Making full height wardrobe doors using MDF

Discussion in 'Carpenters' Talk' started by harveyjoiner, Mar 25, 2010.

  1. harveyjoiner

    harveyjoiner New Member

    Hello chaps,
    Some customers recently have been asking for 8ft doors for built in wardrobes I've been making..
    My cheeky method is a 12mm sheet of mdf cut to door-size and then i take 80mm strips of 12mm mdf and glue/pin them onto the front to create rails and stiles. From the front it looks like a panel door and on the back it's flush.
    When they are glued and pinned i lie them on a super flat surface (a couple of fire-doors set up as a bench)
    Trouble is , the pesky things are still prone to minor warping and frankly I'm unsure why...
    Anyone got any ideas as to why this happens or has a more fool-proof method?
    Perhaps 25mm finished isn't quite enough for an 8ft door?
    Be grateful of your comments,
  2. speed

    speed New Member

    if i was doing the job id be using 18mm moisture resistant mdf doors with a 6mm MR strips glued on, mdf is hard to fill so i would'nt nail the face

    12mm rails imo would look wayyy to deep and heavy looking
  3. wuddy

    wuddy Member

    i agree with speed but still think doors that height in mdf will be prone to twisting and warping

    i would be tempted to construct then with stub mortices and use 25mm redwood and 9mm mdf for the panels
  4. Mr Mike

    Mr Mike New Member

    Hi Harvey,

    It's because you're in effect, only laminating / glueing strips to one side of the sheet, and not 'balancing' the process with glueing something to the opposite side. I've had those same problems before.

    The only way really is to do it properly, as others have said, with 22 or 25mm stiles and rails (in mdf), grooved out for 6mm or 9mm panels.

    Once you get a good system going, it should be quicker than doing it your old way.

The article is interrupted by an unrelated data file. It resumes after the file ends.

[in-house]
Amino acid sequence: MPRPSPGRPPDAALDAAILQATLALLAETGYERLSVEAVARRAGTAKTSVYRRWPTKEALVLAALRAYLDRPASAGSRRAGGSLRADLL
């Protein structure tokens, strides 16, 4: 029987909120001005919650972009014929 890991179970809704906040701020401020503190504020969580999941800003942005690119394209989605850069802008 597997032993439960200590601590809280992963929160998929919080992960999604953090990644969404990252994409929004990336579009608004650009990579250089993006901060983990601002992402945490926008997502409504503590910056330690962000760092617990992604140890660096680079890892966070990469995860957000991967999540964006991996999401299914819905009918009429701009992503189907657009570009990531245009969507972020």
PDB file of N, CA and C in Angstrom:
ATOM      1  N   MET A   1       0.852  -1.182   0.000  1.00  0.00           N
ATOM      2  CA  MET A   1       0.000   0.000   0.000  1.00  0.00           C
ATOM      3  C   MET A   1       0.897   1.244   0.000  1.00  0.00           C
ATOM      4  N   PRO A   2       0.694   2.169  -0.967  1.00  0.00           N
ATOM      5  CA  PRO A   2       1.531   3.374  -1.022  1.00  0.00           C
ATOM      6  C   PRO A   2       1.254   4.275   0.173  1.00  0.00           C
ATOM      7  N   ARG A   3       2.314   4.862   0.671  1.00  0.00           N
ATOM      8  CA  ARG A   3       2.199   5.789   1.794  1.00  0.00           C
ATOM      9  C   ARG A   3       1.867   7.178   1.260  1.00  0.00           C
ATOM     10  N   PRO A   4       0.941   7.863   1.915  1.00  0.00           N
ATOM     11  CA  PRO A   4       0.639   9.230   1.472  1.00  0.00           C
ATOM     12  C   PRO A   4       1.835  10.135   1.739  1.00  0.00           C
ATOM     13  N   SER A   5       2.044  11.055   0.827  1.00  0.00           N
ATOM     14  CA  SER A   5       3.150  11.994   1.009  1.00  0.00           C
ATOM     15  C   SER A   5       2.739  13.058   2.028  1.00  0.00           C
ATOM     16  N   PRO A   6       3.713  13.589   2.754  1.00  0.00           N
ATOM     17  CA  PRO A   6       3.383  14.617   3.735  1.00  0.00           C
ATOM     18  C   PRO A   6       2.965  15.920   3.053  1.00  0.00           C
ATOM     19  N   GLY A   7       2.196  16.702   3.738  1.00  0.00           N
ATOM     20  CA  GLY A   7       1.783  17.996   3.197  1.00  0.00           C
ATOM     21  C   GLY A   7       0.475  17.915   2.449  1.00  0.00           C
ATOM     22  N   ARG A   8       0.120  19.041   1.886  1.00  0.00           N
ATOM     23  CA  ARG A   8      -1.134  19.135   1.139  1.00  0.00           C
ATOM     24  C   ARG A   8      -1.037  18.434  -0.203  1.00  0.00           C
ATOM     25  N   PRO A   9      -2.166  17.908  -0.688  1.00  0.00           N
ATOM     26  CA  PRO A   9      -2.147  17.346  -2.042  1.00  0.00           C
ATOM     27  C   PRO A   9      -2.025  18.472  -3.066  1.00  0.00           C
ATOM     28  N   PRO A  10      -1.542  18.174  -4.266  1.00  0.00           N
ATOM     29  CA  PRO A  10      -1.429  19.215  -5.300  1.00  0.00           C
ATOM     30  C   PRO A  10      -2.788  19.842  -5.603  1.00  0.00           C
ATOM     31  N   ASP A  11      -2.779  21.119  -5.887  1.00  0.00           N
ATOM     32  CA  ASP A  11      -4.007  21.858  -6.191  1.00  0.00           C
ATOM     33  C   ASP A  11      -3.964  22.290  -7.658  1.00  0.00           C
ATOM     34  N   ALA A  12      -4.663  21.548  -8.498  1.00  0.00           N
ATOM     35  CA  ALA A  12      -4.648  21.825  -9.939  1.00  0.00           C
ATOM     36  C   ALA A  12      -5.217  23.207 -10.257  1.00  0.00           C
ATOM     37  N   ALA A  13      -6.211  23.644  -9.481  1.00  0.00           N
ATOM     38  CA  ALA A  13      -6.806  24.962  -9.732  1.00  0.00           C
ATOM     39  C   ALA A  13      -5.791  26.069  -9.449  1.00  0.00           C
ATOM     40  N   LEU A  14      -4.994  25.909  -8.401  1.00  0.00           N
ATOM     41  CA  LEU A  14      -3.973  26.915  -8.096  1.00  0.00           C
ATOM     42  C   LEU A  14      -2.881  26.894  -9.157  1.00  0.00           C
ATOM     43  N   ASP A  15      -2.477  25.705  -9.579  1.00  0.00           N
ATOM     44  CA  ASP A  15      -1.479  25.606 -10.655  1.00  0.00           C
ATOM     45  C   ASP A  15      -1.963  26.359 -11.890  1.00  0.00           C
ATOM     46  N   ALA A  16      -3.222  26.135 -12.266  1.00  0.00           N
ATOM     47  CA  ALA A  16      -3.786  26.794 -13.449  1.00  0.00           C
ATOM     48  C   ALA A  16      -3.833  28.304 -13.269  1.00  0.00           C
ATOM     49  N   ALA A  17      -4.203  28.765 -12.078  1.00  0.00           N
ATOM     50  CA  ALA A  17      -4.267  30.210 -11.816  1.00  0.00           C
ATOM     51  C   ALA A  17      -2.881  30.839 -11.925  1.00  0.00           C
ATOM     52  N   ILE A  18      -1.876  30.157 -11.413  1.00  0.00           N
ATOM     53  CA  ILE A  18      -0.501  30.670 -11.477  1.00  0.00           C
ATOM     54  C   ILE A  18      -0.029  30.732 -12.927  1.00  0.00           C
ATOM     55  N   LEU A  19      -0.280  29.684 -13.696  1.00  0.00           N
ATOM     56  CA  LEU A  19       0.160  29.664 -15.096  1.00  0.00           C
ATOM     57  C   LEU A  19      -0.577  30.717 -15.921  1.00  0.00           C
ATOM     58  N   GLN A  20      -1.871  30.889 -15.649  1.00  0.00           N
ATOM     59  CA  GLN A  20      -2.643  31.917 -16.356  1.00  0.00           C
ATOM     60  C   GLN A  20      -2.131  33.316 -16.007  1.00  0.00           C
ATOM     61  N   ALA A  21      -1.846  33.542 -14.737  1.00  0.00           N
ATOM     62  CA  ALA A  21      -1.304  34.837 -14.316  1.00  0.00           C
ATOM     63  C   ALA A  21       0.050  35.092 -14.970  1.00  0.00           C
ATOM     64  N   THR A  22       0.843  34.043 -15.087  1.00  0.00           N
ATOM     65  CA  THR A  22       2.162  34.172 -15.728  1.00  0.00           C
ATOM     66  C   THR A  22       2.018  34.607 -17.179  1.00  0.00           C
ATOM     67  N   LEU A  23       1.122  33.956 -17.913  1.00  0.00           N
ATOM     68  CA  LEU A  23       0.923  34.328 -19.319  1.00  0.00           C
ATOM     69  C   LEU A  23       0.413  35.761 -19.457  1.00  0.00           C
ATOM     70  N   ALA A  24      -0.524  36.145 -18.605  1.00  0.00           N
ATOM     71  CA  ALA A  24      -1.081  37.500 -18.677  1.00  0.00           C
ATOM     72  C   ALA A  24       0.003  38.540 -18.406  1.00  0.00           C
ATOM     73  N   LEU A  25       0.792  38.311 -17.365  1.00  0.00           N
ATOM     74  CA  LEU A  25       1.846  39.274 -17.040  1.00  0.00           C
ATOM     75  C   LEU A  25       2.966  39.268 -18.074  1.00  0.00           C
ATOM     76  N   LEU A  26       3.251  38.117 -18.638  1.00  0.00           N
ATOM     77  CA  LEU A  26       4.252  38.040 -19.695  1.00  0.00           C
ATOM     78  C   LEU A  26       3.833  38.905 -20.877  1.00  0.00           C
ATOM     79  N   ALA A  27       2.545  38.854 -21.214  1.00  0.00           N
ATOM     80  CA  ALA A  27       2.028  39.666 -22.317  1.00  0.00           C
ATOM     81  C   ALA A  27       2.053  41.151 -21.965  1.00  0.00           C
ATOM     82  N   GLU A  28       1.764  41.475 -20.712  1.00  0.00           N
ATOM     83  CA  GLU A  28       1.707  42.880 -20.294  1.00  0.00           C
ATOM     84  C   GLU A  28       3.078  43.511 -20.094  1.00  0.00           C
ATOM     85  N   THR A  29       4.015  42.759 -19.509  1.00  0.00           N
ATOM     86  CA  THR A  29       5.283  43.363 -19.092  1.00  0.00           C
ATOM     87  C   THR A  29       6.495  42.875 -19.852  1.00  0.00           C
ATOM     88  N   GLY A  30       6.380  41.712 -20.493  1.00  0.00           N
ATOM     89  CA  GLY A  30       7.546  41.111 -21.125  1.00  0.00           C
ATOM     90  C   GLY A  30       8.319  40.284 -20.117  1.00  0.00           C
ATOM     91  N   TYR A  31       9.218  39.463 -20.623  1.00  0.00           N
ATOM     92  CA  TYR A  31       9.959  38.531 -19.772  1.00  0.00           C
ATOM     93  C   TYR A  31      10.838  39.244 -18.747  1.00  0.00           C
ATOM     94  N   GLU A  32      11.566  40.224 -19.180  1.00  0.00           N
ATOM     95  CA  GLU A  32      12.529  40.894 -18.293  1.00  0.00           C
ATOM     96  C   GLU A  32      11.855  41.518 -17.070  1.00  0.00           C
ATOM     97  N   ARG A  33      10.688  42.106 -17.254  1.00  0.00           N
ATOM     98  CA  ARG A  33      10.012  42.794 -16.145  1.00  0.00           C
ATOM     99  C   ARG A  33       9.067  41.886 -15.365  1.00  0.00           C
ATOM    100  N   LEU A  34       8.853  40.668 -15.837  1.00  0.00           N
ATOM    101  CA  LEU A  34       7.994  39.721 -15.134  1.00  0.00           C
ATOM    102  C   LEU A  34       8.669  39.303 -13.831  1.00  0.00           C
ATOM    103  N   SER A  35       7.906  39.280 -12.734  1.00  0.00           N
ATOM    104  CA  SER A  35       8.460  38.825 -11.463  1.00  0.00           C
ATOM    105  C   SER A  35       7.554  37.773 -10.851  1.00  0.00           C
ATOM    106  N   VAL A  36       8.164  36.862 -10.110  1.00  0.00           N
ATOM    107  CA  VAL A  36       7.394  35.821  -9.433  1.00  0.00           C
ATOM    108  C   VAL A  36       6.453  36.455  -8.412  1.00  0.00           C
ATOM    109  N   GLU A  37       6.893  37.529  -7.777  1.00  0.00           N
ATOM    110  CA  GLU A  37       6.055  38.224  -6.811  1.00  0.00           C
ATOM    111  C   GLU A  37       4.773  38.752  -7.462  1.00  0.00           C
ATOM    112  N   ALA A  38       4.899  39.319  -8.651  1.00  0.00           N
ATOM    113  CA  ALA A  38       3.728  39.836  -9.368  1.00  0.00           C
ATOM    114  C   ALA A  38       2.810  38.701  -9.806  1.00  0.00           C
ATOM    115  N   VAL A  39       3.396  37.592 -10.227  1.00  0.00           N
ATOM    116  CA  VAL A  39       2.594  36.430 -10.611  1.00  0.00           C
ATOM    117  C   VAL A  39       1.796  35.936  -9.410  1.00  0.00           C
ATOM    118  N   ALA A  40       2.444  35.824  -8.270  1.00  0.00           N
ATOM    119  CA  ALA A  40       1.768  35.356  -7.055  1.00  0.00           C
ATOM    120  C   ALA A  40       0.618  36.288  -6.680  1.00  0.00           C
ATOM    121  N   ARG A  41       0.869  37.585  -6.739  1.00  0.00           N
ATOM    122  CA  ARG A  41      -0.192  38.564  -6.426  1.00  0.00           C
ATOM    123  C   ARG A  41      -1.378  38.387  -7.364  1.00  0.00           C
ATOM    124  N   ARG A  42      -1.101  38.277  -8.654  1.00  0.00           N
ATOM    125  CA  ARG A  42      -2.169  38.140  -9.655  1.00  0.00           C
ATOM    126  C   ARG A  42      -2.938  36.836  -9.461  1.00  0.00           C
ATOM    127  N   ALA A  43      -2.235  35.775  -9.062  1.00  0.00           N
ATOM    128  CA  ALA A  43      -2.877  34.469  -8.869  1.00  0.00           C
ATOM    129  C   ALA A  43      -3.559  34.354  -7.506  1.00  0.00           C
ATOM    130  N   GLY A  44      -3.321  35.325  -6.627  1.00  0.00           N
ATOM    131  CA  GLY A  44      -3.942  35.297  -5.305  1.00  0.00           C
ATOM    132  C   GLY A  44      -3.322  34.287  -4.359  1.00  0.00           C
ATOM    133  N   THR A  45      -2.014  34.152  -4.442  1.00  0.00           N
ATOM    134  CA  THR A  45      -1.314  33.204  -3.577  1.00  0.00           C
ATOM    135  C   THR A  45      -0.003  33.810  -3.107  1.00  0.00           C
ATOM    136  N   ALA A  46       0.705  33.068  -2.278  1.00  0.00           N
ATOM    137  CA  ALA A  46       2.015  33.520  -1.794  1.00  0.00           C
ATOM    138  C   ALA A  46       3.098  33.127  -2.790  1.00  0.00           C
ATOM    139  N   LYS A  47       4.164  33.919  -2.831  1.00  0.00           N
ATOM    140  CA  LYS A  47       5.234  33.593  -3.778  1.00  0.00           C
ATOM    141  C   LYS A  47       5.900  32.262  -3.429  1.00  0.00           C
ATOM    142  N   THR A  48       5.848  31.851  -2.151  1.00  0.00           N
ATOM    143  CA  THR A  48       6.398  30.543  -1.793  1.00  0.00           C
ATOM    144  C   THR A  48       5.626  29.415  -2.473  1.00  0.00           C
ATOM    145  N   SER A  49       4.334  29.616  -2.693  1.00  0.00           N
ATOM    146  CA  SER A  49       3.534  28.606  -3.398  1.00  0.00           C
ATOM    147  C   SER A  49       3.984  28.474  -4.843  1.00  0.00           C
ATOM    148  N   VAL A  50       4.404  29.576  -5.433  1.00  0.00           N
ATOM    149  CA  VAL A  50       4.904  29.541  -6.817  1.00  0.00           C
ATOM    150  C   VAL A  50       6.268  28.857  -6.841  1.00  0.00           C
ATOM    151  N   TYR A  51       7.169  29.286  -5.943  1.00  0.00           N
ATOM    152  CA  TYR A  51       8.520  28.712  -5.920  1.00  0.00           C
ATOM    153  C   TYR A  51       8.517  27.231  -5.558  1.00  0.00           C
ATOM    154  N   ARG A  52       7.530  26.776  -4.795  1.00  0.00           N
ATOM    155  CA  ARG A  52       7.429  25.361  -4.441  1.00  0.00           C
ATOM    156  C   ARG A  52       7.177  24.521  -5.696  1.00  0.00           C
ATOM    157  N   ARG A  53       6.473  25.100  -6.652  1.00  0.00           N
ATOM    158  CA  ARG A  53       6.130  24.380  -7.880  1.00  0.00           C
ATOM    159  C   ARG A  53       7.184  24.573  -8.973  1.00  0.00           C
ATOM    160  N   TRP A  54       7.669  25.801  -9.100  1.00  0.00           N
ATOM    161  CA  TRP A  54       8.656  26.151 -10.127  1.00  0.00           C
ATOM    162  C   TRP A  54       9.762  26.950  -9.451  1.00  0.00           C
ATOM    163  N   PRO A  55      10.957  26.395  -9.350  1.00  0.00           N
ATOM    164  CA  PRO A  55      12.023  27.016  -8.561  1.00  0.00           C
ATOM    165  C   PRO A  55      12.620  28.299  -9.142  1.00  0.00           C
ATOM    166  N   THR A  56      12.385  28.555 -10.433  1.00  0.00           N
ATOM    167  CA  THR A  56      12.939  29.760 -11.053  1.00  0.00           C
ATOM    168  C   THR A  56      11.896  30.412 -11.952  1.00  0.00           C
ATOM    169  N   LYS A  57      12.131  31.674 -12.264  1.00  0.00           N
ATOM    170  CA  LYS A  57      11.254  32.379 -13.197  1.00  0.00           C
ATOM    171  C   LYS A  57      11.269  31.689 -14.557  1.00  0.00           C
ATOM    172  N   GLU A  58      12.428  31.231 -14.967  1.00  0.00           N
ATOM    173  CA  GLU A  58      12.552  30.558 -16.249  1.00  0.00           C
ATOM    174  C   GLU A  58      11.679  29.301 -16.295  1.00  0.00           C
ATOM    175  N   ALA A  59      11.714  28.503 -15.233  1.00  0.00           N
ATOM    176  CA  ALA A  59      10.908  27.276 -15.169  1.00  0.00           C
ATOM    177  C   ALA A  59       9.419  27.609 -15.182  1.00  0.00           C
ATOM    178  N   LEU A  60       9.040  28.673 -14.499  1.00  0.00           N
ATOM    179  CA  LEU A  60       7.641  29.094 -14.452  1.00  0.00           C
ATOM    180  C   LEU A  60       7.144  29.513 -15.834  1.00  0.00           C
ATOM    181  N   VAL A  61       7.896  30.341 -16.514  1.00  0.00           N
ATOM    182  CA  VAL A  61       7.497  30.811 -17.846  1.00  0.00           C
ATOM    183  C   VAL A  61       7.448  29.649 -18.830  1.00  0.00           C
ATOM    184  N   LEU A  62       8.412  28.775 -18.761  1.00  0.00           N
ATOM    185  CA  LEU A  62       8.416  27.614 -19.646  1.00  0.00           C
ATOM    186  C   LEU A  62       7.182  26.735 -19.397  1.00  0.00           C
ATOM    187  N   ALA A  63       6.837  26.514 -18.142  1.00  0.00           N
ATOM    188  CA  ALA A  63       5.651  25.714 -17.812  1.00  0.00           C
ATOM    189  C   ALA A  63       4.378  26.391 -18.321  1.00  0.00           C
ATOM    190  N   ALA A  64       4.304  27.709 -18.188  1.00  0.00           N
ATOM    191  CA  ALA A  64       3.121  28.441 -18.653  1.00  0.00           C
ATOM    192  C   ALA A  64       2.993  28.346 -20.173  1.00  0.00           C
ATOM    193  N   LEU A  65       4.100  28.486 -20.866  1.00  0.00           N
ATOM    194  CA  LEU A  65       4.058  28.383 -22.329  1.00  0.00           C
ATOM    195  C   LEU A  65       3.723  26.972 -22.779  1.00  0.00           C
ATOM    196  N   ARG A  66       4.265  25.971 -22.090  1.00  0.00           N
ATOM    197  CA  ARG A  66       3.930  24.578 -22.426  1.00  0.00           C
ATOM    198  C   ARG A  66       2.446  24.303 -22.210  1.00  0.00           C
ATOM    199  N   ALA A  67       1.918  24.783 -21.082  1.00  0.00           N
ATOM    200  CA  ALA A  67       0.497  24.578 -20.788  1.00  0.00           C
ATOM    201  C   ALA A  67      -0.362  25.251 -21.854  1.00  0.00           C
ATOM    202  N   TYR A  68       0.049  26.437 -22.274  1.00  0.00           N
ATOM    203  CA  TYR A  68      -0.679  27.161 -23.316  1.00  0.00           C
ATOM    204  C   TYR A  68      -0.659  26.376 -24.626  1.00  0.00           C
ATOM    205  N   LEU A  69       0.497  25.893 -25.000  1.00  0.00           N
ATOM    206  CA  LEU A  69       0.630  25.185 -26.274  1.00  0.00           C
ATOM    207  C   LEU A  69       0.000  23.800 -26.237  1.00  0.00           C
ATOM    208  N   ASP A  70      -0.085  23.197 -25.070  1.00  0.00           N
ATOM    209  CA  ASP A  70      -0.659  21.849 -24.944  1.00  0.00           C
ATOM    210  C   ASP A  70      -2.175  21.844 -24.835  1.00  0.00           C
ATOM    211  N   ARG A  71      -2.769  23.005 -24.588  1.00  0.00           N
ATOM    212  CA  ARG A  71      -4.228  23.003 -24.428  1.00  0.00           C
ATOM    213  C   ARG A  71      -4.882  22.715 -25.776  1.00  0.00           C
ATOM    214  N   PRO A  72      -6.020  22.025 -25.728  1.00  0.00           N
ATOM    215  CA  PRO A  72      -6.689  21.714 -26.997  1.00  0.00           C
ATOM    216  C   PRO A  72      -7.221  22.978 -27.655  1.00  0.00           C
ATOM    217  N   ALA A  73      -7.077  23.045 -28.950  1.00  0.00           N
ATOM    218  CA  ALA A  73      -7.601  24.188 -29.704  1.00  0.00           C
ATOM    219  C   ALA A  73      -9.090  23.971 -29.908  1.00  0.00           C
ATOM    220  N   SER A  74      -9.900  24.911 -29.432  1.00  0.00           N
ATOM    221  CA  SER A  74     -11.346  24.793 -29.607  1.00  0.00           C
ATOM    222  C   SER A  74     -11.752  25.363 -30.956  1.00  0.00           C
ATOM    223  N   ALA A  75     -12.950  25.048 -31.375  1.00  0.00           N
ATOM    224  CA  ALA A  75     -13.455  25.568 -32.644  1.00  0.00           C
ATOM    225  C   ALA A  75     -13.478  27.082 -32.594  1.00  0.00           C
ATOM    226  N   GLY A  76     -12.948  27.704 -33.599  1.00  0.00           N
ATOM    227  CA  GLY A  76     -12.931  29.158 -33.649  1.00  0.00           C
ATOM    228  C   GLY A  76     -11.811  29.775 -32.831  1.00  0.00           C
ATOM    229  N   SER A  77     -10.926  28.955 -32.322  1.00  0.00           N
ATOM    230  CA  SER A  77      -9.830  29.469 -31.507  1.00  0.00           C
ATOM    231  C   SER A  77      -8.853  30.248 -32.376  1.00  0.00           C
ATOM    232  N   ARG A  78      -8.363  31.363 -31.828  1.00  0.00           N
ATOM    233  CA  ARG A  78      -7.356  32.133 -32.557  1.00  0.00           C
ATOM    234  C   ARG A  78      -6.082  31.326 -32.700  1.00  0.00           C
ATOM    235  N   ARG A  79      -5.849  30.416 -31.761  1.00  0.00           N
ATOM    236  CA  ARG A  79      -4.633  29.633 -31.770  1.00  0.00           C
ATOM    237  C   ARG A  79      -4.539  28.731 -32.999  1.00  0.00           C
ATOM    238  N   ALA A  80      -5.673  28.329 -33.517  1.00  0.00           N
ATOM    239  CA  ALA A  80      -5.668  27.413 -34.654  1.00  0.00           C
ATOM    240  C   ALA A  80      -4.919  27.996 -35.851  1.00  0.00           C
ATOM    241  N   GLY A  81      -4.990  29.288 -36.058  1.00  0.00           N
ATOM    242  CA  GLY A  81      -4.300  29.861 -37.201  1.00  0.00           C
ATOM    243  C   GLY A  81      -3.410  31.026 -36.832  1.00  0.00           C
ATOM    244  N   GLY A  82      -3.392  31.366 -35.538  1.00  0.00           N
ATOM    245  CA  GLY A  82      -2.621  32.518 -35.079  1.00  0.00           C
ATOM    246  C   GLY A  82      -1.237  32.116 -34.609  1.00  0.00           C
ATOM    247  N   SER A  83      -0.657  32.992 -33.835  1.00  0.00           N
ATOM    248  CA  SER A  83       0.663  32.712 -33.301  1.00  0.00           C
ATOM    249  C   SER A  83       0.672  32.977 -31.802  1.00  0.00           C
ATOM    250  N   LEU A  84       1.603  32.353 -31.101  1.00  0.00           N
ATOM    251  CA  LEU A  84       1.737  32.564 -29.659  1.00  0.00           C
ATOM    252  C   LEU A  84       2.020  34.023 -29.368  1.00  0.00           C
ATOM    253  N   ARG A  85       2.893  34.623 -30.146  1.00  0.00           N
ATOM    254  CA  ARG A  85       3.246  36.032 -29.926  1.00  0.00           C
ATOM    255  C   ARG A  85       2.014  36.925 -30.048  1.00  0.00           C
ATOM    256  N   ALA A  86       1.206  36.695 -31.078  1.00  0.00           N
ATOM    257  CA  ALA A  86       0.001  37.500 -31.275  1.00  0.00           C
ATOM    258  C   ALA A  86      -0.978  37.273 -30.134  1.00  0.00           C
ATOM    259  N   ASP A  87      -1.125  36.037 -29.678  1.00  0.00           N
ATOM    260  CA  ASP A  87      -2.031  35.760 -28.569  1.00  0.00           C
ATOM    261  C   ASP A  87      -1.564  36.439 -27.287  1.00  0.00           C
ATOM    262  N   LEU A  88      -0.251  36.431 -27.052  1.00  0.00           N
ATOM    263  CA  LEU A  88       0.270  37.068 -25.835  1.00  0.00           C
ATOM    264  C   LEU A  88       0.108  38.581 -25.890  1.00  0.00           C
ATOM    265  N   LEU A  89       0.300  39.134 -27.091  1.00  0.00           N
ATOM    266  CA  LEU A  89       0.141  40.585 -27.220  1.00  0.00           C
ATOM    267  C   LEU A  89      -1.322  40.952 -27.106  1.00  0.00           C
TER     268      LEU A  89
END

5. jasonb

    jasonb New Member

    Mr Mike sounds like you have been reading my reply to the same question the OP asked last week on another forum

    "The warping is likely due to the different thicknesses of MDF drying out at slightly different rates as it adjusts to the houses heated enviroment.

    I can make MDF doors quite quickly and cheaply with grooved styles & rails, MDF panel and loose tongue joints. On the bigger doors I prefer 22mm board with 9mm panels all MR MDF. "

    Or is it just that great minds think alike!!!

  6. Mr Mike

    Mr Mike New Member

    Believe me, I have no problem at all in owning up when I've plundered other people's ideas, but in this particular case I'm afraid your last comment is correct !!

    I meant to say as well, when priming and painting them, make sure your paint both sides in the same session.

    I learnt that the hard way too !

    22mm with 6mm panels works well for me, in terms of adding 9mm mouldings to the front, and still leaves a nice 6mm rebate on the inside face of the doors.
  7. harveyjoiner

    harveyjoiner New Member

    Mr Mike,
    Thanks for your great advice.
    My issue is that I'm wary, after many years exposure, of machining mdf in my workshop. It's not big enough for a proper extractor system. I can get the sheets cut to size at my timber yard and would dearly love to crack this problem without the dust isuue by sticking to my system. Do you think I'd have better results using a 12mm panel with 9mm rails/stiles glued and pinned on BOTH sides?? It would then be at least balanced right?
    Cheers fella..
  8. Mr Mike

    Mr Mike New Member

    I know the problem with extraction, I don't have a spindle moulder and just groove out the stiles and rails with a slot / groove cutter using a router and portable vac. There's still a lot of dust created when routing edges unfortunately. I thought permanent nosebleeds were completely normal ! :)

    In theory, your suggestion should work, but I've not tried it myself. If you're going to do that, I would suggest putting the pins in almost exactly the same position on both sides if possible too.

    You're also giving yourself (or the decorator) more work in getting the edges seamless.

    Some timber yards have basic milling capabilities, you may find they could groove the stiles and rails for you. That would save you a lot of faffing about........

    ......and your lungs too...... ;)
  9. Binfield Carpenter

    Binfield Carpenter New Member

    I have made loads of MDF doors over the years but now I don't bother. Reason? I've found that there are specialist makers who can do them better, without the hassle and cheaper. They will come back accurately made to the exact dimensions you give, ready finished, can be drilled if you're really lazy ....

    I use Apex for the most part (Google for "Apex Interior") but there are others around too.

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